IOC allows New York to devise alternate proposal
LONDON -- With New York's Olympic stadium rejected, the IOC authorized the city's bid officials Thursday to come up with an alternative plan before the vote next month that will decide the site of the 2012 games.
New York has been considering its options following Monday's rejection of the proposed $2 billion stadium on Manhattan's West Side, the centerpiece of its Olympic bid.
The International Olympic Committee notified New York bid officials that they could modify the plan -- but that any changes would need approval of the IOC executive board before the vote in Singapore on July 6.
New York is competing against Paris, London, Madrid and Moscow in the highest-profile Olympic bid race in history.
The IOC said the bid file closed on Feb. 24 when the IOC evaluation commission completed its visit to New York. The city couldn't provide guarantees for the stadium at the time, and the IOC said New York had until the Singapore session to do so.
"As we now understand the situation, New York is not able to provide such guarantees," IOC communications director Giselle Davies said in a letter to bid leader Dan Doctoroff.
"In such an exceptional circumstance as this, a bid city has the right to address the issue in front of the executive board."
The board, chaired by IOC president Jacques Rogge, next meets in Singapore July 3-5 before the vote by the full IOC assembly. However, the board members can also make decisions by teleconference.
The executive board has the power to remove a bid city from the race if it determines the candidate doesn't meet the technical requirements.
The stadium, which would be the venue for track and field events and the opening and closing ceremonies, is crucial to New York's chances. The state's Public Authorities Control Board rejected a proposal Monday to spend $300 million in critical state money for the stadium, severely damaging the city's Olympic bid.
With time running out, New York is expected to decide within the next few days what to do next.
"We're exploring every option," Doctoroff said Thursday, declining further comment.
NY2012 executive director Jay Kriegel also gave little away.
"We're just continuing to make every effort to work this out to continue the bid in a strong way that can be successful in Singapore," he said. "We're analyzing all the factors right now. We're trying to move as fast as possible."
It's unclear what those options might be.
A last-minute deal salvaging the West Side site hasn't been ruled out, and using another stadium in the New York area is another possibility. The legal and financial issues also involve the New York Jets, the planned future tenants of the Olympic stadium.
But if New York can't come up with a viable stadium plan to present in Singapore, the city could also pull out of the race.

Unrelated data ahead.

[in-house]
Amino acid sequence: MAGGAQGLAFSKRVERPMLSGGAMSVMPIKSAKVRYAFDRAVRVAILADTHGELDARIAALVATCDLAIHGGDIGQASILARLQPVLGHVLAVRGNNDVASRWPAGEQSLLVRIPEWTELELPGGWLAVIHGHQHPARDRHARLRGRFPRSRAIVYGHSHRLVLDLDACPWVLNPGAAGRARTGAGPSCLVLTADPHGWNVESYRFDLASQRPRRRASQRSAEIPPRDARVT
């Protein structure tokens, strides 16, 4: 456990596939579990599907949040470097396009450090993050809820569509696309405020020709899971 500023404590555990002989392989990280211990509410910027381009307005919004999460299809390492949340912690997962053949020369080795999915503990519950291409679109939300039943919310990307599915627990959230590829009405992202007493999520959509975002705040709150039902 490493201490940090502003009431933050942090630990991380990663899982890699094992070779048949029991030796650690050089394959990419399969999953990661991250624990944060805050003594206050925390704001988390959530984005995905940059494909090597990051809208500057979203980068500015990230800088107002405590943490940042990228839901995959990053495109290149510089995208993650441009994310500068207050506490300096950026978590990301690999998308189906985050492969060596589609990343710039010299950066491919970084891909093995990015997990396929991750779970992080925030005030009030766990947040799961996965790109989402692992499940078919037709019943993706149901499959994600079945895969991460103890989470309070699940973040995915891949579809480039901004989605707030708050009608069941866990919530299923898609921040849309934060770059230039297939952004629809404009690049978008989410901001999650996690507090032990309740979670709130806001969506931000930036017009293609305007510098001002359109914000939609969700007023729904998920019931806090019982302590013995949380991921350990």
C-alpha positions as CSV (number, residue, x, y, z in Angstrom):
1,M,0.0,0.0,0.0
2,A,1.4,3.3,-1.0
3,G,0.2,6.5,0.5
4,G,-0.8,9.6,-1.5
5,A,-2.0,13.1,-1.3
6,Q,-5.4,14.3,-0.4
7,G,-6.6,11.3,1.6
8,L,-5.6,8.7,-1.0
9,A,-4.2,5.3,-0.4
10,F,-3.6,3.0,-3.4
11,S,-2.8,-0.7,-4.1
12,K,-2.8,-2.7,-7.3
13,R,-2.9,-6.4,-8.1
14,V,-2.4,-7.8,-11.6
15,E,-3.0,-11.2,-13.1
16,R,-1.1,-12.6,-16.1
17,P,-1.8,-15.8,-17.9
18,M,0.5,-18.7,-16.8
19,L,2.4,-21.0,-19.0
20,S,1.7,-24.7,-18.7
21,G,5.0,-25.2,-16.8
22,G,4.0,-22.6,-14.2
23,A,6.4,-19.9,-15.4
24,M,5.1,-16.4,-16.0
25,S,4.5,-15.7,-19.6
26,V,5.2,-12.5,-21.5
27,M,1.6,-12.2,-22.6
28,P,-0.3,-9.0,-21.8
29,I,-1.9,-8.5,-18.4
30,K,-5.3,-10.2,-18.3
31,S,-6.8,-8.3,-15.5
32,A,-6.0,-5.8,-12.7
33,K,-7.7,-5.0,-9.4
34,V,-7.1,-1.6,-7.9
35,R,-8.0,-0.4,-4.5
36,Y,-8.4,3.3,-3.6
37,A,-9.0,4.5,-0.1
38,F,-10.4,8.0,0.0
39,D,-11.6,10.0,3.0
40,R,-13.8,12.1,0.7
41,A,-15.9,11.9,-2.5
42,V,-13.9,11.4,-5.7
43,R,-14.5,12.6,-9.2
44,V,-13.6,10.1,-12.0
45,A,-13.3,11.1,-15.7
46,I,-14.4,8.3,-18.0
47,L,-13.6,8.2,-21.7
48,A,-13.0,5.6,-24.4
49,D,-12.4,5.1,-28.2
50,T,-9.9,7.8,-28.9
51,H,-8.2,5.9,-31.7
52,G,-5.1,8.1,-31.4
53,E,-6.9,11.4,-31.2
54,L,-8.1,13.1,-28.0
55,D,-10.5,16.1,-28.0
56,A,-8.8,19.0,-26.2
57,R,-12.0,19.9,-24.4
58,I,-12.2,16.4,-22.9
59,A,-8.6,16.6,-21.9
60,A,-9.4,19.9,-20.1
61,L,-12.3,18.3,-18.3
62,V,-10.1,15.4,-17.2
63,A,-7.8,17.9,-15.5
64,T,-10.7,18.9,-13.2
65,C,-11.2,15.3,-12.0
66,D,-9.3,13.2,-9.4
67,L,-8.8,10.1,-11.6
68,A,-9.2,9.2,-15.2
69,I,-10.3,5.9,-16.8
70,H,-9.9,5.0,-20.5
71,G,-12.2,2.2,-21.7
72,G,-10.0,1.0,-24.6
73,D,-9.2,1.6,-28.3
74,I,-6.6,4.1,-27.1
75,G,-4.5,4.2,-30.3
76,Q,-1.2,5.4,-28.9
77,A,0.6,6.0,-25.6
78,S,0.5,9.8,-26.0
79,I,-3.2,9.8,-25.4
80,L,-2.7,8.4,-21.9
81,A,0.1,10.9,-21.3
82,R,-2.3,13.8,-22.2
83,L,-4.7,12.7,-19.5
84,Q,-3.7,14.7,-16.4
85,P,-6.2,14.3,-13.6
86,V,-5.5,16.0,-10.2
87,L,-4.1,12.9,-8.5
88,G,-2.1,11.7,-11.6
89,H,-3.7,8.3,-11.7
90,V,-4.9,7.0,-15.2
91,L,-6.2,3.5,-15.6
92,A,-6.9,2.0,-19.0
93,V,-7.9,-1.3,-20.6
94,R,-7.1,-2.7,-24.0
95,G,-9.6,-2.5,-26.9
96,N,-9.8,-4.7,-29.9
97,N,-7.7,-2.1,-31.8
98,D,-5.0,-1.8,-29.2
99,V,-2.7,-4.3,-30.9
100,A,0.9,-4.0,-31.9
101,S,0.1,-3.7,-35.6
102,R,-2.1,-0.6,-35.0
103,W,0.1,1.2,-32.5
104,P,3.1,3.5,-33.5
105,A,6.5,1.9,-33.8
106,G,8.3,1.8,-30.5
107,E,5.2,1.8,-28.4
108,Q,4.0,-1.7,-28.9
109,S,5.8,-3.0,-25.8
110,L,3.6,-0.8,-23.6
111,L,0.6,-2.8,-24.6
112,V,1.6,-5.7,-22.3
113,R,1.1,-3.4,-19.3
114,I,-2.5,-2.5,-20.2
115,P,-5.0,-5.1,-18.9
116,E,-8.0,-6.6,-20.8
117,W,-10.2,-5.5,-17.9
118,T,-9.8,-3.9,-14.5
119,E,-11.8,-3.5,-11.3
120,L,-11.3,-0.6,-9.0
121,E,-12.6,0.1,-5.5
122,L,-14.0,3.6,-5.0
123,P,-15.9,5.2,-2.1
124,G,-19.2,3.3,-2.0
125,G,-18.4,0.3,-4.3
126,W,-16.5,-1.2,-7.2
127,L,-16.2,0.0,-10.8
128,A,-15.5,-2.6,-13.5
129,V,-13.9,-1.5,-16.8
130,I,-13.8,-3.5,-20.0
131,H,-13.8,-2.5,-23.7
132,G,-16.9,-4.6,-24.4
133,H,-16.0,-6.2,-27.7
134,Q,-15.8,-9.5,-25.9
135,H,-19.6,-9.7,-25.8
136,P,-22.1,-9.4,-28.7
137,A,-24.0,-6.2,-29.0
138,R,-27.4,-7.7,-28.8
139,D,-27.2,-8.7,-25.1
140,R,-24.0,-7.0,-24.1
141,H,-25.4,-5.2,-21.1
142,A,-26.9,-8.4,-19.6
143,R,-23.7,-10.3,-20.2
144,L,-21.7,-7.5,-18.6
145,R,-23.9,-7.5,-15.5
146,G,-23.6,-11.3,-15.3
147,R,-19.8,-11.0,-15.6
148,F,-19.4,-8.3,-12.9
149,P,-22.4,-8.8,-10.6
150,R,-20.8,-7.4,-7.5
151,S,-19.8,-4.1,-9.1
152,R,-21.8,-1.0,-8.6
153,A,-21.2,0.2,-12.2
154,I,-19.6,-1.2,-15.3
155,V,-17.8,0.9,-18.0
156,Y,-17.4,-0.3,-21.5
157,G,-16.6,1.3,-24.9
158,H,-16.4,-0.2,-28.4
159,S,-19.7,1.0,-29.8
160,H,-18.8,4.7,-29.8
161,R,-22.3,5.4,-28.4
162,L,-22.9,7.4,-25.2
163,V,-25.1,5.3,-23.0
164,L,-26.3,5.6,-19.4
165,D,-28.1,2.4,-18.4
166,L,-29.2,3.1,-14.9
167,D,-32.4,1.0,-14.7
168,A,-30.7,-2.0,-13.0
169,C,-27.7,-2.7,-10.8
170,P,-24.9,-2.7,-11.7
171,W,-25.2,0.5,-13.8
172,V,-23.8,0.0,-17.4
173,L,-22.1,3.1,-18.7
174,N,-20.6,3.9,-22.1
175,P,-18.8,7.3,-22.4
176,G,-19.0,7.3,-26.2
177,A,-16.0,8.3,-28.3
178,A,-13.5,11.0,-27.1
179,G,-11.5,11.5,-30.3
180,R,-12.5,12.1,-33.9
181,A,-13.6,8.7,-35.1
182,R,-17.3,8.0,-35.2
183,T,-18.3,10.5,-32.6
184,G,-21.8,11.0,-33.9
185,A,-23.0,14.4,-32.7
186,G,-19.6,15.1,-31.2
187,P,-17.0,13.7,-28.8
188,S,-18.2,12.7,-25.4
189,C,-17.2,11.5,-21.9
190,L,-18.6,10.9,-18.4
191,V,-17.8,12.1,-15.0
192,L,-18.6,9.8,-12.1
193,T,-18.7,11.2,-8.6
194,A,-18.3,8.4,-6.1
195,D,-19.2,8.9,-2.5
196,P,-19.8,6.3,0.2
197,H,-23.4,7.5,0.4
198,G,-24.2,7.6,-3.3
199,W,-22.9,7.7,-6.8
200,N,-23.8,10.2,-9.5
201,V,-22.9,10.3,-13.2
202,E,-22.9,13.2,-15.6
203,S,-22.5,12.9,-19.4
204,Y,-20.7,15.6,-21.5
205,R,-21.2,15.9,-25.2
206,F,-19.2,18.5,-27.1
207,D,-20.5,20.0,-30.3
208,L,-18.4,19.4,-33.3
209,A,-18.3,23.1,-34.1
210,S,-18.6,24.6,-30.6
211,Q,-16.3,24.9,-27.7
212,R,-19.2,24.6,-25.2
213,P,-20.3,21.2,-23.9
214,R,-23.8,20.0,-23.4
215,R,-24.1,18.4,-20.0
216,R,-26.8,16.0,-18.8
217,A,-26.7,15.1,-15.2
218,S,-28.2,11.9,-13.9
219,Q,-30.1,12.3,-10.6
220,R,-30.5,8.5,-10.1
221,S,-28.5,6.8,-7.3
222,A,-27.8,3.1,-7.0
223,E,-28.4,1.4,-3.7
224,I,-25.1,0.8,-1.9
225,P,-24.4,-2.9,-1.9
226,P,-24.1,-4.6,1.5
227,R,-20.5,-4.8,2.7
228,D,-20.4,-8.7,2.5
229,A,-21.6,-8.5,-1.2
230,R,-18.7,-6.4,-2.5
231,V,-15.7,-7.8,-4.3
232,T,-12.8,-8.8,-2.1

NY2012 leaders have been consulting with the U.S. Olympic Committee, which fears that a withdrawal could harm the chances of future American bids.
"We're in the process of fact-finding and gathering additional information," USOC spokesman Darryl Seibel said earlier this week. "We look forward to having an opportunity to speak with our colleagues at NYC2012 and learn more about their plans moving forward."
The USOC counts on bringing the Olympics to the country on a regular basis. Hosting the games boosts the Olympic movement on home soil and brings in big sponsorship revenues.
The majority of international Olympic sponsors are U.S.-based corporations, and NBC provides the bulk of the IOC's television revenues.
The United States has hosted the Olympics four times since 1980 _ Winter Games in Lake Placid (1980) and Salt Lake City (2002), and Summer Games in Los Angeles (1984) and Atlanta (1996).
Doctoroff, the deputy mayor who has spent 10 years on the 2012 project, is reluctant to give up. He has repeatedly told IOC members that New York would secure the stadium project, but now has nothing to show for it.
"We have told people that we'll deliver," he said in an interview last week. "We've got to make sure we deliver."
The uncertainty can't drag on much longer.
Bid cities are due to submit responses Monday to the IOC evaluation report released this week. The report gave New York a generally positive review, but cited the lack of guarantees for the stadium and other concerns. Front-runner Paris got the best overall assessment.
Doctoroff and the other 2012 bid leaders are due to attend an African Olympic assembly next week in Ghana, where the cities will give their last major presentations before Singapore.
New York's withdrawal from the race would leave an all-European contest. London believes it would benefit by picking up support from New York backers.
"I would say they have to stay in the race," senior IOC member Dick Pound of Canada said. "Walking away at D-day minus three weeks is not a good message for the United States. It's better to go out with your guns blazing."
Copyright 2005 by The Associated Press
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